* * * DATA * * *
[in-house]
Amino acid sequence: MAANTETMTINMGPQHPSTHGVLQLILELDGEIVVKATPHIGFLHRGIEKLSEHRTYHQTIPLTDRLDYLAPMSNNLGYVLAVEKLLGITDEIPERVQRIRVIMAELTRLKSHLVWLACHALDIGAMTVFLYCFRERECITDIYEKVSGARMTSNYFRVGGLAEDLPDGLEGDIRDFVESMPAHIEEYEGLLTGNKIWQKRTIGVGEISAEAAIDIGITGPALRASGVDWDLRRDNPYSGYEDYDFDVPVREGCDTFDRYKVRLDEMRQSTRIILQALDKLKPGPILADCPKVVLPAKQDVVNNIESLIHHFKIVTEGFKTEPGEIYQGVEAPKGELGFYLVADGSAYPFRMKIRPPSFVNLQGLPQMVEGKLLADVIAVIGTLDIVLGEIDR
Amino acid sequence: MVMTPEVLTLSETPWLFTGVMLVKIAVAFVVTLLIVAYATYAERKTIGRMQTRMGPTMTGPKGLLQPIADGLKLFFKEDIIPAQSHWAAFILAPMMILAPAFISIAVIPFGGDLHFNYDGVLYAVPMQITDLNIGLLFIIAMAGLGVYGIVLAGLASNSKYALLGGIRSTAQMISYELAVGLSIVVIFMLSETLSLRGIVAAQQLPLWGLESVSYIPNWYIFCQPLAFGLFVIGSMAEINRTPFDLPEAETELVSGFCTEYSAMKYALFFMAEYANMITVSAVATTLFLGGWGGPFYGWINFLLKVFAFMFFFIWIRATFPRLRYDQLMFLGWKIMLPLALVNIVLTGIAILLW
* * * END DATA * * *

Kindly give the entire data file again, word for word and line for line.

[in-house]
Amino acid sequence: MAANTETMTINMGPQHPSTHGVLQLILELDGEIVVKATPHIGFLHRGIEKLSEHRTYHQTIPLTDRLDYLAPMSNNLGYVLAVEKLLGITDEIPERVQRIRVIMAELTRLKSHLVWLACHALDIGAMTVFLYCFRERECITDIYEKVSGARMTSNYFRVGGLAEDLPDGLEGDIRDFVESMPAHIEEYEGLLTGNKIWQKRTIGVGEISAEAAIDIGITGPALRASGVDWDLRRDNPYSGYEDYDFDVPVREGCDTFDRYKVRLDEMRQSTRIILQALDKLKPGPILADCPKVVLPAKQDVVNNIESLIHHFKIVTEGFKTEPGEIYQGVEAPKGELGFYLVADGSAYPFRMKIRPPSFVNLQGLPQMVEGKLLADVIAVIGTLDIVLGEIDR
Amino acid sequence: MVMTPEVLTLSETPWLFTGVMLVKIAVAFVVTLLIVAYATYAERKTIGRMQTRMGPTMTGPKGLLQPIADGLKLFFKEDIIPAQSHWAAFILAPMMILAPAFISIAVIPFGGDLHFNYDGVLYAVPMQITDLNIGLLFIIAMAGLGVYGIVLAGLASNSKYALLGGIRSTAQMISYELAVGLSIVVIFMLSETLSLRGIVAAQQLPLWGLESVSYIPNWYIFCQPLAFGLFVIGSMAEINRTPFDLPEAETELVSGFCTEYSAMKYALFFMAEYANMITVSAVATTLFLGGWGGPFYGWINFLLKVFAFMFFFIWIRATFPRLRYDQLMFLGWKIMLPLALVNIVLTGIAILLW